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Find A Medical Marijuana Doctor

What medical conditions qualify me for a medical marijuana card? Patients must have at least ONE qualifying medical condition in order to get a Missouri medical marijuana card. The most common qualifying condition is chronic pain, this includes migraines, arthritis, fibromyaligia, and general body pain caused by overexertion, accidents, aging, and more. Certain mental health conditions, like anxiety and depression, are also common conditions that allow you to get your marijuana card. What will happen at my appointment? During your medical marijuana evaluation, a state-licensed physician will evaluate you and certify you for marijuana use. The doctor will discuss your health history with you, as well as counsel you on the benefits and risks of marijuana use. Plan to budget between 30-45 minutes for your entire appointment. What can I do with a Medical Marijuana Card? Getting a Missouri medical marijuana card can give you and your loved ones peace of mind by offering you legal protection.

With a marijuana card, you can legally use cannabis in private, possess up to four ounces of dried marijuana (or the equivalent in edibles, tinctures, etc.), and even grow your own marijuana plants! A medical marijuana card will also allow you to purchase at any state-licensed dispensary. Can I grow marijuana? Yes, you can grow your own! Each patient will be allowed to grow six flowering plants, six non-flowering plants, and six clones in an enclosed, locked facility. Can I use my Missouri Medical Marijuana Card Out of State? Some states, such as Nevada and Michigan, will recognize your Missouri medical marijuana card. You will be able to use your Missouri medical marijuana card to purchase from most dispensaries while in these states. Other states, such as Oklahoma and Arkansas, recognize out-of-state medical marijuana patients who apply for a temporary medical marijuana card to use while visiting. Certain states, such as Colorado and Illinois, will not recognize your Missouri medical marijuana card, and will expect you to purchase marijuana under their recreational use laws. Will employers know I’m a medical marijuana patient?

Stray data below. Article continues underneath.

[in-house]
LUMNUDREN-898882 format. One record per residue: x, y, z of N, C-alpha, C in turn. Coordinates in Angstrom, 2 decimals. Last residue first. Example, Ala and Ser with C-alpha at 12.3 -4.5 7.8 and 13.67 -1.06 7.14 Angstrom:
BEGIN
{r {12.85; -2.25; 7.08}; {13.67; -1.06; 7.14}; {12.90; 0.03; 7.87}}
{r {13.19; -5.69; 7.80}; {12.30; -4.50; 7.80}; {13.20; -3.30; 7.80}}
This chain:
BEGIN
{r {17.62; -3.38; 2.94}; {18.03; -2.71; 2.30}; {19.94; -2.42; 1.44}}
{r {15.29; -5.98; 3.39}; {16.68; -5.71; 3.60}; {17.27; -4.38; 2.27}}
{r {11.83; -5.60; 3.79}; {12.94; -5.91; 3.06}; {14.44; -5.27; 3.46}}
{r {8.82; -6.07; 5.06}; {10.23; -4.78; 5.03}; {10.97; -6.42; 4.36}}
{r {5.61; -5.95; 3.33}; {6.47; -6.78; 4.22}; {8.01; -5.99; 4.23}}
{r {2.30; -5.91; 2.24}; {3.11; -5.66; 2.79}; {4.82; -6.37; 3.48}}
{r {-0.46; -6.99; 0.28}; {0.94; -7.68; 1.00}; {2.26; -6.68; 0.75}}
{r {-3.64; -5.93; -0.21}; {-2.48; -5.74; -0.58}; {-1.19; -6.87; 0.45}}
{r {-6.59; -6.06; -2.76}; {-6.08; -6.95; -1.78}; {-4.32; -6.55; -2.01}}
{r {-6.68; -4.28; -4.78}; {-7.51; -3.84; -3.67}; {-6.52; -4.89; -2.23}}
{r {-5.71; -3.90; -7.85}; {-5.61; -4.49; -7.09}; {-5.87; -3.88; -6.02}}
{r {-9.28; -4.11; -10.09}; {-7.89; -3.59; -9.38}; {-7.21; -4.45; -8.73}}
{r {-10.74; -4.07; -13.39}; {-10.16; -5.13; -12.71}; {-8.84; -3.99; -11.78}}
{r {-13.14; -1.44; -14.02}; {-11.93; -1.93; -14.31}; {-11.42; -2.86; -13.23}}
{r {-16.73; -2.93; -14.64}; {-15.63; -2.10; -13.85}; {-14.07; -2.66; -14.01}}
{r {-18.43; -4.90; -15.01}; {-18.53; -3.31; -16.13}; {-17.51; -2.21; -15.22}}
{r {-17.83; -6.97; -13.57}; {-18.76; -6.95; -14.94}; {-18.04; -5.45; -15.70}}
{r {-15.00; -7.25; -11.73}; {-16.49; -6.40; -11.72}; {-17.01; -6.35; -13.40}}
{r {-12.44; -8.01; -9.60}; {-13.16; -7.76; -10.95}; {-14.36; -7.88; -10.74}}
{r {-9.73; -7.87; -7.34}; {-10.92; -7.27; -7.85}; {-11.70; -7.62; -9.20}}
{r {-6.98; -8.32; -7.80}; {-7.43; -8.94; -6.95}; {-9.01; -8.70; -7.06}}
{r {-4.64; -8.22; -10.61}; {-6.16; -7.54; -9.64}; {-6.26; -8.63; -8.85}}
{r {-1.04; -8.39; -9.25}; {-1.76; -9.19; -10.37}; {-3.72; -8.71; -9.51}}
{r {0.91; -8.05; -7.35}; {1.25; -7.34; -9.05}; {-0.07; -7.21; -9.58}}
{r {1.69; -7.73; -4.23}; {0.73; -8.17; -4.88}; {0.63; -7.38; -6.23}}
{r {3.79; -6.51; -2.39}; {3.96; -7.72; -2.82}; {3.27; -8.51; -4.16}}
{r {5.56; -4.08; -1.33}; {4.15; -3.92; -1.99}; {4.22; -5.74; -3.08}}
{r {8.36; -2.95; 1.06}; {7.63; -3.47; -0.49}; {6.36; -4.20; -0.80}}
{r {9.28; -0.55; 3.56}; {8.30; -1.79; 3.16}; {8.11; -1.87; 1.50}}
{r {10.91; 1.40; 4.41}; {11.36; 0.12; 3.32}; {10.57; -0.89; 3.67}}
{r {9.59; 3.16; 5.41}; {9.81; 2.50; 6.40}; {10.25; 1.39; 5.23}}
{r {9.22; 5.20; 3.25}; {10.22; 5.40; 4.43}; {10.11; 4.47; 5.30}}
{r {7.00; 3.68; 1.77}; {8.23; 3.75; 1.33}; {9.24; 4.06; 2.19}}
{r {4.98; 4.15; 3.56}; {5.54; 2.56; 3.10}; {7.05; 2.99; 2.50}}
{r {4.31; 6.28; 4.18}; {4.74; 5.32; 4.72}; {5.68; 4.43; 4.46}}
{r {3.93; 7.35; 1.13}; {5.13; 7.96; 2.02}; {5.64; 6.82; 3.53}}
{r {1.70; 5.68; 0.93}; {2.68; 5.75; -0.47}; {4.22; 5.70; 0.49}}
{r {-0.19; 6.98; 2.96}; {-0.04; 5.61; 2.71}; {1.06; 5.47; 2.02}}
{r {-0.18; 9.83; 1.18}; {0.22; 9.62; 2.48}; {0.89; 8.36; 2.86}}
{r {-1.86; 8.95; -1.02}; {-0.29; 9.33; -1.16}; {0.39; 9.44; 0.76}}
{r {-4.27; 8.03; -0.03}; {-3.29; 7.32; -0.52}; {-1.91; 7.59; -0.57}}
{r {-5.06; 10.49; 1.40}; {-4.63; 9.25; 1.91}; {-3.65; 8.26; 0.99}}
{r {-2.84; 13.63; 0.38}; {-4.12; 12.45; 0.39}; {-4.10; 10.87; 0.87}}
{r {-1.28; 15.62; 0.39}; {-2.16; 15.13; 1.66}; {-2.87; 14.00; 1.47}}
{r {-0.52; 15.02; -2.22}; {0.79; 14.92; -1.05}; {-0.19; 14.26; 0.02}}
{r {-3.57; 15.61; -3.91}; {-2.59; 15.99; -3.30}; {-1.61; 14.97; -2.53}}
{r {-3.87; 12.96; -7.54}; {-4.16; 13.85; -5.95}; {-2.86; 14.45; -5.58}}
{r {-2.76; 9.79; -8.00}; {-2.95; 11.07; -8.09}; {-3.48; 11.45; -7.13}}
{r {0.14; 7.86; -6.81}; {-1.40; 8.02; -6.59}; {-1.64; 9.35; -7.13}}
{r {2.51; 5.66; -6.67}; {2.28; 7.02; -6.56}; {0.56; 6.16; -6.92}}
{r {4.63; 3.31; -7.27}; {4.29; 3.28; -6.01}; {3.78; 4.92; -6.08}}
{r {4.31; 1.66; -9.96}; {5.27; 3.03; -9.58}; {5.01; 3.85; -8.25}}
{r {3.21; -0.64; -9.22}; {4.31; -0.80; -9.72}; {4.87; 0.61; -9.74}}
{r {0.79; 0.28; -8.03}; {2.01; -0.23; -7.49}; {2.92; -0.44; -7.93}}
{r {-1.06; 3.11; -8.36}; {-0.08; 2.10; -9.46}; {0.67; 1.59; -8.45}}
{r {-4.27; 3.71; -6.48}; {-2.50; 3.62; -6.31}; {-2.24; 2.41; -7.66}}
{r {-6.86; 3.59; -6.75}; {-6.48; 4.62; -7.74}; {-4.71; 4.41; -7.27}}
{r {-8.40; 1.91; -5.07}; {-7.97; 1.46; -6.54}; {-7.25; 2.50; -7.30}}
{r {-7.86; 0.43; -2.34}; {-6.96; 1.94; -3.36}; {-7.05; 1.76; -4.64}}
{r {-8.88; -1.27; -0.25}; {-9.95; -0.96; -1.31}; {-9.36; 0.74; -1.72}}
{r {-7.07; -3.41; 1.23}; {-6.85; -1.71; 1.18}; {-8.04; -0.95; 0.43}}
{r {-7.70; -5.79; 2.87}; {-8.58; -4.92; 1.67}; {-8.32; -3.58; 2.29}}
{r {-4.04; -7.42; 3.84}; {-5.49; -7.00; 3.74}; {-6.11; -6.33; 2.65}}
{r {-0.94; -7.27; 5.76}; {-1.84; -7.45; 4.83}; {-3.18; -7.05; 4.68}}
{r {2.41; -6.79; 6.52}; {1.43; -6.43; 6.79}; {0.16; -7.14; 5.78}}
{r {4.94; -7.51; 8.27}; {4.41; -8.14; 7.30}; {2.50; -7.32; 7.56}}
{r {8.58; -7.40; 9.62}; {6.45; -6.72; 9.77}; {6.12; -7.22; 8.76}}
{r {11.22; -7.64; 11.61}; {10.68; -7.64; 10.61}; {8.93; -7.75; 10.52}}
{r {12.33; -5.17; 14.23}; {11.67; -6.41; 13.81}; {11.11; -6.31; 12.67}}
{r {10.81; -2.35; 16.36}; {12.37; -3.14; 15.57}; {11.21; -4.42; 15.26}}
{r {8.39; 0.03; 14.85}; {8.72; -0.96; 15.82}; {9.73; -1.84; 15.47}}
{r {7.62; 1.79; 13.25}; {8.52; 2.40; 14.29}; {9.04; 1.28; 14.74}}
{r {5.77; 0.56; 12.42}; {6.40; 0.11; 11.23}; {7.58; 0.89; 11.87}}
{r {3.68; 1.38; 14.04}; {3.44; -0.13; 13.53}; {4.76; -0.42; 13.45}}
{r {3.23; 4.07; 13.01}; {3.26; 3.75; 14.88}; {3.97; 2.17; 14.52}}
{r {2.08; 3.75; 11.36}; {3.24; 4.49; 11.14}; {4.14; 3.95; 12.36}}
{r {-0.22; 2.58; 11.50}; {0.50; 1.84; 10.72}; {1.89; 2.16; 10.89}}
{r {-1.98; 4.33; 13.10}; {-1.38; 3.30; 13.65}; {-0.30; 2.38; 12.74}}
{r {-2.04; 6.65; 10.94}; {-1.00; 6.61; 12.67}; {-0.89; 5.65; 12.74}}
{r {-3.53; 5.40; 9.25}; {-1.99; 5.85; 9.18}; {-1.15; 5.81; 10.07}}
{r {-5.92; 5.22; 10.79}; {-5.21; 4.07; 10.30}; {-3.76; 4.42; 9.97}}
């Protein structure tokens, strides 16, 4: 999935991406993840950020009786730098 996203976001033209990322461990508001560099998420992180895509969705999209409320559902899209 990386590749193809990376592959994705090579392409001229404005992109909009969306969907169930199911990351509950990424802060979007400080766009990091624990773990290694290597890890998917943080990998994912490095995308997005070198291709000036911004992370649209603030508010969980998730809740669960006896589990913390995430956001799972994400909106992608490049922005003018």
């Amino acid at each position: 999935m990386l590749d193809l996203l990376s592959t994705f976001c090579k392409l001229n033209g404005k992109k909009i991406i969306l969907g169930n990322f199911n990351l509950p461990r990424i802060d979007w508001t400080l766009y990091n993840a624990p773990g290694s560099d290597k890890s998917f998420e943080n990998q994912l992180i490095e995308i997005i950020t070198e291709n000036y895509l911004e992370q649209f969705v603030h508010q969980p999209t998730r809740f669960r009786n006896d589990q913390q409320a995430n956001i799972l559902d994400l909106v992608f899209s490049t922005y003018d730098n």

No, your medical marijuana status will not be made public because it is considered part of your Protected Health Information (PHI). Just like any other doctor’s visit or medical treatment you receive, the information you share with our medical team is considered private and confidential. The Department of Health and Senior Services, which is the state agency overseeing the medical marijuana program, likewise will safeguard your PHI. Your medical marijuana status will not show up on any kind of background check. Is cannabis the same thing as CBD? No, cannabis and CBD are not the same thing. A cannabis plant, also called marijuana, contains hundreds of different cannabinoids. These cannabinoids interact with our body’s naturally occuring endocannabinoid system to offer pain relief and different healing effects. CBD is one of these many cannabinoids. CBD is not psychoactive and cannot get you “high.” When you smoke marijuana, or eat an edible, you are ingesting all of the plants cannabinoids, including THC. THC is the cannabinoid commonly known for its psychoactive qualities, and oftentimes offers the best pain relief for patients. You do not need a medical marijuana card to use CBD, but you do need a marijuana card to use cannabis/marijuana.

It is not always a straightforward process for doctors. In some states, they have to apply with the Department of Health and complete a training program. Also, steer clear of any physician who claims they can ‘prescribe’ medical marijuana. It remains a federally illegal substance, so such individuals are lying. You can only legally get cannabis from a licensed dispensary. When you arrive for your visit, you must complete a patient intake packet. If you conduct your medical marijuana consultation online, you will fill in a few forms before you see your doctor. During the evaluation, the doctor will review your condition and perform any necessary tests. The doctor will likely ask different questions regarding your daily lifestyle, health, and treatments that you are currently taking. Unfortunately, you’ll likely only receive approval if you’ve already tried other medications. The physician may offer to give you opioid painkillers and tell you to return in 30 days if they don’t work. At this stage, you can either play ball or refuse and go to another provider. The physician will outline a treatment plan and discuss the side effects of medical marijuana.

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